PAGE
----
One Year Celebration for Anthony



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Anthony’s life changed on July 15, 2013 when he received the keys to an apartment in the Columbia Heights neighborhood of Washington, DC. And while we celebrated that moment, we both knew that a hard road, possibly harder than the one we had just traveled, awaited us.

Anthony with friends at his one year celebration.
Anthony with friends at his one year celebration.

Recent numbers reported by David Berns of DC’s Department of Human Services show that 91% of people who were experiencing homelessness in the district and were rehoused remained in housing after one year. This gave me hope, but Anthony had been on and off the street for nearly 20 years. I was worried that he might be that one person out of ten that doesn’t make it.

Anthony and me at his celebration
Anthony and me

My worrying though was for nothing. Anthony worked hard to stay housed and we celebrated his one year anniversary on July 14th at Rumors – a restaurant across the street from where he has sold the Street Sense newspaper for the past nine years. About 40 people – friends, supporters, employees of local businesses, etc – showed up to celebrate with him. He didn’t stop smiling all night.

Today, July 29th, is Anthony’s 57th birthday. My wish for him today is that he stays housed and celebrates many more birthdays. Happy birthday Anthony!

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Interviewing Anthony

Last week Anthony and I got together to talk with a reporter from Street Sense. They’re doing a story on the one-year anniversary of Anthony being housed. Pretty cool.

Anthony uses a personal hand-held battery-operated misting fan to stay cool - on his corner and on the 42 bus!
Anthony uses a personal hand-held battery-operated misting fan to stay cool – on his corner and on the 42 bus!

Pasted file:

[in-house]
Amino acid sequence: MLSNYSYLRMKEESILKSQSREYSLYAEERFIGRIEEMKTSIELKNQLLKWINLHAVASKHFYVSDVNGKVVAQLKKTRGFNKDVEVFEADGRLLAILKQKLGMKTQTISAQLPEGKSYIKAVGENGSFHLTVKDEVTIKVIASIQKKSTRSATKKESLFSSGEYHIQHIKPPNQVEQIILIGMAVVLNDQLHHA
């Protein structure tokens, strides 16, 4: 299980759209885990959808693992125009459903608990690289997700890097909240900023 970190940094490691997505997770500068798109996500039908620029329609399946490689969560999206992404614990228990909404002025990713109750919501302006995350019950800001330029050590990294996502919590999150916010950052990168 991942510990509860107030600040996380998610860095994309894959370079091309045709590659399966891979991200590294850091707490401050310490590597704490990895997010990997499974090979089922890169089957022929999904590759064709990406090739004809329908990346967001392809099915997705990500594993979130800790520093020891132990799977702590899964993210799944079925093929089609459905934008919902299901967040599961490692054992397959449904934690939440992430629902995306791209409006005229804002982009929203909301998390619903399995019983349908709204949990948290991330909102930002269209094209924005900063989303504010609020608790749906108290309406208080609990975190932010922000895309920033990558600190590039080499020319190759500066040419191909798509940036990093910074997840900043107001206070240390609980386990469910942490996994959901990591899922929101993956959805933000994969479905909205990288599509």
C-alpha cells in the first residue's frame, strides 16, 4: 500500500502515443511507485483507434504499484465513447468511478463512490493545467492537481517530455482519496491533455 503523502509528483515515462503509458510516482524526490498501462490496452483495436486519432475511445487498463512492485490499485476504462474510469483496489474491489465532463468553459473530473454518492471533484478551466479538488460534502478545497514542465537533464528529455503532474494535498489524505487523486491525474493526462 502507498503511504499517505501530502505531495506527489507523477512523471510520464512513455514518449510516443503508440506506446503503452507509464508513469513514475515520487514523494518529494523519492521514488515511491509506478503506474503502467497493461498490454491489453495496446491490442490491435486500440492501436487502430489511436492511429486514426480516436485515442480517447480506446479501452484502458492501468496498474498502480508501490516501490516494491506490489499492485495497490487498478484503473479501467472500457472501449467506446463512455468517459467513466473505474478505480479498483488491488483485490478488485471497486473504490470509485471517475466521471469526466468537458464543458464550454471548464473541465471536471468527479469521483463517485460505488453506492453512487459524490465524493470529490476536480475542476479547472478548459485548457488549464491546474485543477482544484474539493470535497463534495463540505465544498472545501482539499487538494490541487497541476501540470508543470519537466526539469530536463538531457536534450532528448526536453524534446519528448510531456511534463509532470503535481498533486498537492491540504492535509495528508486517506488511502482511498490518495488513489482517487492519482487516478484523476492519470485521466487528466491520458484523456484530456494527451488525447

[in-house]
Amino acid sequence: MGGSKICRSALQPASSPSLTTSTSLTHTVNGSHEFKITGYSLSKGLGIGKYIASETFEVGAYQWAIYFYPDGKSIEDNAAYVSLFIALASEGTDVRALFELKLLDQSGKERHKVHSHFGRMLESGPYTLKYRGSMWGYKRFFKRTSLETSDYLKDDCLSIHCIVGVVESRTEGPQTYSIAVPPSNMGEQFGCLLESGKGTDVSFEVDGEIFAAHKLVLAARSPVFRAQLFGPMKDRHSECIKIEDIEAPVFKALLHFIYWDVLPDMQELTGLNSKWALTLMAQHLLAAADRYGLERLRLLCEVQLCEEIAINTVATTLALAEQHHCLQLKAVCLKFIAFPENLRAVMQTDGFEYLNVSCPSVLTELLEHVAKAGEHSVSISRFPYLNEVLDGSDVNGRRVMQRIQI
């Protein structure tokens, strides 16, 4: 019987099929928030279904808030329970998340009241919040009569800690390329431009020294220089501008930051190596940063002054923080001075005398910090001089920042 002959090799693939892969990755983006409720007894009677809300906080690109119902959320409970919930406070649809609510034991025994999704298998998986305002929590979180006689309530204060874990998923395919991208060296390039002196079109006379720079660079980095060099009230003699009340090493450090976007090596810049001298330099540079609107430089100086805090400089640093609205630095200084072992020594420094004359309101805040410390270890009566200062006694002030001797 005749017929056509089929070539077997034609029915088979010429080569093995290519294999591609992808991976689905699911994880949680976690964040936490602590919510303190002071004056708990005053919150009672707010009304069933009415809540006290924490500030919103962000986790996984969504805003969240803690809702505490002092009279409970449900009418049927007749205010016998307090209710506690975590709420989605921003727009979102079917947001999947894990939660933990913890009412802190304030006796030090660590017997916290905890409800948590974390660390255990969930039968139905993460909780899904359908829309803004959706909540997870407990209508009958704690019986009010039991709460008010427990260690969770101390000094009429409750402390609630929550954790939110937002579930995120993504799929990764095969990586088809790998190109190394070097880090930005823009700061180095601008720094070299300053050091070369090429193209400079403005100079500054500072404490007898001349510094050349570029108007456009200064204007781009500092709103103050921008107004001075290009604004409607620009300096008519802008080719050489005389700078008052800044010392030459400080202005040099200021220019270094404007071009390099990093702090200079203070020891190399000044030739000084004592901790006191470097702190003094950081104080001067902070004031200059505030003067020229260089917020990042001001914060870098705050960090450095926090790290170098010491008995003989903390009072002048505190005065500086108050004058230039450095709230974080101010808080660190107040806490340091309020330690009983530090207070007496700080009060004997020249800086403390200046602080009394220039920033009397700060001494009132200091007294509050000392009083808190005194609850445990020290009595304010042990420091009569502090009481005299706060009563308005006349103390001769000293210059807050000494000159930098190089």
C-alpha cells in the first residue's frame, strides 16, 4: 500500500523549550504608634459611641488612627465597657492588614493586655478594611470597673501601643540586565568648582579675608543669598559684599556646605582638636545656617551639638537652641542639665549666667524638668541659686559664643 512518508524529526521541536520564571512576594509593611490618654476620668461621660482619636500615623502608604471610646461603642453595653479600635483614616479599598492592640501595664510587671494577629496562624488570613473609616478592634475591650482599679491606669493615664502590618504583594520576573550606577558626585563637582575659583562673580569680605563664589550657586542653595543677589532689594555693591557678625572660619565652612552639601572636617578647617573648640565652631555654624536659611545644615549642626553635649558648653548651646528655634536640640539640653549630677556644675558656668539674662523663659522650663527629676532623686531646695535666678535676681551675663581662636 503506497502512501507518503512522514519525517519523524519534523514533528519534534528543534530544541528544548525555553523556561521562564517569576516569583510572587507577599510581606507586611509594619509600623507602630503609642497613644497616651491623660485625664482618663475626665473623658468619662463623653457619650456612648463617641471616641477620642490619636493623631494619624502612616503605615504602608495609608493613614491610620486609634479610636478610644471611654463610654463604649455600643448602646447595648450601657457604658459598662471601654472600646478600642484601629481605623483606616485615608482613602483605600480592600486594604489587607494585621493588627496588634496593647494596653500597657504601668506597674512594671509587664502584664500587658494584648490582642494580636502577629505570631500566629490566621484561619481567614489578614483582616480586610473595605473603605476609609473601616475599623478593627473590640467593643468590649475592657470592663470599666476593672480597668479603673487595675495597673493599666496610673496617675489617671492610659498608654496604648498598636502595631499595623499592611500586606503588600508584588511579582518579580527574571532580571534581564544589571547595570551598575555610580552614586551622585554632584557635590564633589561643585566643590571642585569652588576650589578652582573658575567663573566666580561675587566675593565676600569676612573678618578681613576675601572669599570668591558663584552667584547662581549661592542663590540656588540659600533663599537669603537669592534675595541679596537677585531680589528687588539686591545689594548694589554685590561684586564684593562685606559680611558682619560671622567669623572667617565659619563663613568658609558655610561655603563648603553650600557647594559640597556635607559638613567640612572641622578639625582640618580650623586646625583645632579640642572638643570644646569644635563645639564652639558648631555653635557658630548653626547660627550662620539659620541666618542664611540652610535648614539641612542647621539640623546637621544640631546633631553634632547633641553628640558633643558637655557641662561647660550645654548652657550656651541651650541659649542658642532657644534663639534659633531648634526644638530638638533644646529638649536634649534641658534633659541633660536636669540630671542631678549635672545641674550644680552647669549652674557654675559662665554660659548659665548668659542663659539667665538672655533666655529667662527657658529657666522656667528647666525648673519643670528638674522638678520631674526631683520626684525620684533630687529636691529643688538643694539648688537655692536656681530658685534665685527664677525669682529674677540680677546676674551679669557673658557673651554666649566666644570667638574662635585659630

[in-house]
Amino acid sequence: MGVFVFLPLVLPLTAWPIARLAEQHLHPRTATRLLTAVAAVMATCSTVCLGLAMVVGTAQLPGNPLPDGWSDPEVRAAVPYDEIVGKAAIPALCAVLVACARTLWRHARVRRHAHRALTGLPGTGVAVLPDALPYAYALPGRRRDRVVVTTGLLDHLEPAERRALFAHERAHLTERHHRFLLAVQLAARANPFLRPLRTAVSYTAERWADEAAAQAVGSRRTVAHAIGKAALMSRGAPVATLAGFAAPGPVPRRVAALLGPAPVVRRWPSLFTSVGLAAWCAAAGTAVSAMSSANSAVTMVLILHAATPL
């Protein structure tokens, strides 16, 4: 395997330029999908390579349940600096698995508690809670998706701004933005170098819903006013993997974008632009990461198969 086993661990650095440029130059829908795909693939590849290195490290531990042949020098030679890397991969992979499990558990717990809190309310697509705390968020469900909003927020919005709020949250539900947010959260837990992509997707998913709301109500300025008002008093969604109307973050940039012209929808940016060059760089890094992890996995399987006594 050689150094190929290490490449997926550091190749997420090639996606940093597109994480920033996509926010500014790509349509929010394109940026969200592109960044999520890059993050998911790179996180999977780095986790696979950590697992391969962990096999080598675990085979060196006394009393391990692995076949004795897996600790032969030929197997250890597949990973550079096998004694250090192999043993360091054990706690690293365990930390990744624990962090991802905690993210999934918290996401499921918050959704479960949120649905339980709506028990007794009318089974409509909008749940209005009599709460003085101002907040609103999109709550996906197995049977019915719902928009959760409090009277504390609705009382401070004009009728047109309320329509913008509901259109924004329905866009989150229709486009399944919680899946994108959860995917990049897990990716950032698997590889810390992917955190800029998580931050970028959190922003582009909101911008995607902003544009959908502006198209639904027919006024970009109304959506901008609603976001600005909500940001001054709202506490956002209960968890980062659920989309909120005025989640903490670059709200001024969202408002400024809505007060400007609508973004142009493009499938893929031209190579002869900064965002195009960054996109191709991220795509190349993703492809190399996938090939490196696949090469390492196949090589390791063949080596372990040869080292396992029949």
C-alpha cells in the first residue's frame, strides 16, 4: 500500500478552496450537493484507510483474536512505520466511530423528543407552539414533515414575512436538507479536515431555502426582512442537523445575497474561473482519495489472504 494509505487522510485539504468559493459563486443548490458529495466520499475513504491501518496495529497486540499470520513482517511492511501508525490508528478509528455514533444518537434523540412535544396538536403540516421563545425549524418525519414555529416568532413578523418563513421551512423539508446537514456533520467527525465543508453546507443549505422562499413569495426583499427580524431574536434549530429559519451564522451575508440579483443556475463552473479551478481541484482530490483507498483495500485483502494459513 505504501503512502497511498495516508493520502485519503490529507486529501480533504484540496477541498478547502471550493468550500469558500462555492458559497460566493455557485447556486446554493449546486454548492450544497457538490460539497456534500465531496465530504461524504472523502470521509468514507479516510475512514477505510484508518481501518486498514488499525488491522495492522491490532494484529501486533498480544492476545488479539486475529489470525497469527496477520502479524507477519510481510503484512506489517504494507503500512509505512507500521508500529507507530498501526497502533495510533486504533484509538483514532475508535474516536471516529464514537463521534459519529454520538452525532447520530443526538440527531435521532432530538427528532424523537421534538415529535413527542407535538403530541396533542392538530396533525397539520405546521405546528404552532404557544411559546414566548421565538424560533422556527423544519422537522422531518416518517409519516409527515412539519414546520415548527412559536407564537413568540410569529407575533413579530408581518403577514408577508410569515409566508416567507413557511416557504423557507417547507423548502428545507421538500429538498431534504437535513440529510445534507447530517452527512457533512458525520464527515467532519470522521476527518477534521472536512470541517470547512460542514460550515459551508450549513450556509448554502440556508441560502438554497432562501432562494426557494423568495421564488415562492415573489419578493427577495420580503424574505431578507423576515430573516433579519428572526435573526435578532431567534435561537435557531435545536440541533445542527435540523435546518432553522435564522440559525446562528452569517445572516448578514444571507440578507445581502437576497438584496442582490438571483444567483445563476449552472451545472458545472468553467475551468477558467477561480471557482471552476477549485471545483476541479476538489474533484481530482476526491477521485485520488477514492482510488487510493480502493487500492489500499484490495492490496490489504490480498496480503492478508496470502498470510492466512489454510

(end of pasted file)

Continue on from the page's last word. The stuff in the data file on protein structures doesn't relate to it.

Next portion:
I got to Anthony’s corner at 19th and M earlier than we had agreed that day. We often meet at the Au Bon Pain next door, so I walked over there to see if he had slipped inside to escape the blistering sun. My intuition was right.

Sporting a broad smile and walking slightly better than the last time I saw him, Anthony was in good spirits. We boarded the 42 bus toward Metro Center and got off at 13th and H.

Stepping off the bus I saw some deep purple clouds forming above. “Did you bring an umbrella,” I asked Anthony. He smiled and not missing a beat quipped back, “Nope. Just a towel and a bar of soap.” Now we were both smiling.

We sat down with Sophie from Street Sense for the interview. We talked about how we got connected and a bit about the challenges of finding Anthony housing. I learned something new in the interview. No it wasn’t a new recipe from Anthony’s cooking repertoire, it was that he had been thinking about trying to finish his education and get his GED. I think that would be great if he wants to do that. He’ll need to work on his reading and writing (and probably arithmetic as well) though.

I’m taking him to the doctor on Wednesday, so I’ll have an update later this week. For those of you in DC, please join us on Monday, July 14th at 5:30pm at Rumors to celebrate Anthony’s one-year anniversary of securing housing.

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Celebrating One Year of Housing


It was a little more than 18 months ago that Anthony and I were meeting at Au Bon Pain on 19th Street. It was one of our regular biweekly meetings that we have. I had asked him during the previous get-together to think about where he wanted to be in one year or five years. “Don’t answer me now,” I told him. “Think about it and we’ll talk about it when we meet next time.”

Anthony and me on Nov. 27, 2012 when we started on our journey to get Anthony housing.
Anthony and me on Nov. 27, 2012 when we started on our journey to get Anthony housing.

Two weeks went by. We sat down at our usual table; Anthony carefully accommodating the multiple bags of personal items that lugged around with him all day long. Before we had even taken the first bite of our lunch, Anthony said that he had been thinking about what we talked about the previous week.

“I’ve been out on the streets for too long. I’m 55 years Continue reading

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May Update

It’s been months since I’ve updated Anthony & Me. I’m sorry, I’ve been busy…but Anthony and me still find time to meet up on a regular basis.

Anthony and Elizabeth meeting at Au Bon Pain to discuss housing options.
Anthony and Elizabeth meeting at Au Bon Pain to discuss housing options.

Anthony is doing well, despite a swollen knee that looks more like a watermelon. Helped by a cane, he hobbles downtown to his corner almost every morning though. Last Thursday he took the day off because it hurt too much to walk. I’m working on helping him get to a doctor but frankly I don’t think they will do much for this other than order bed rest.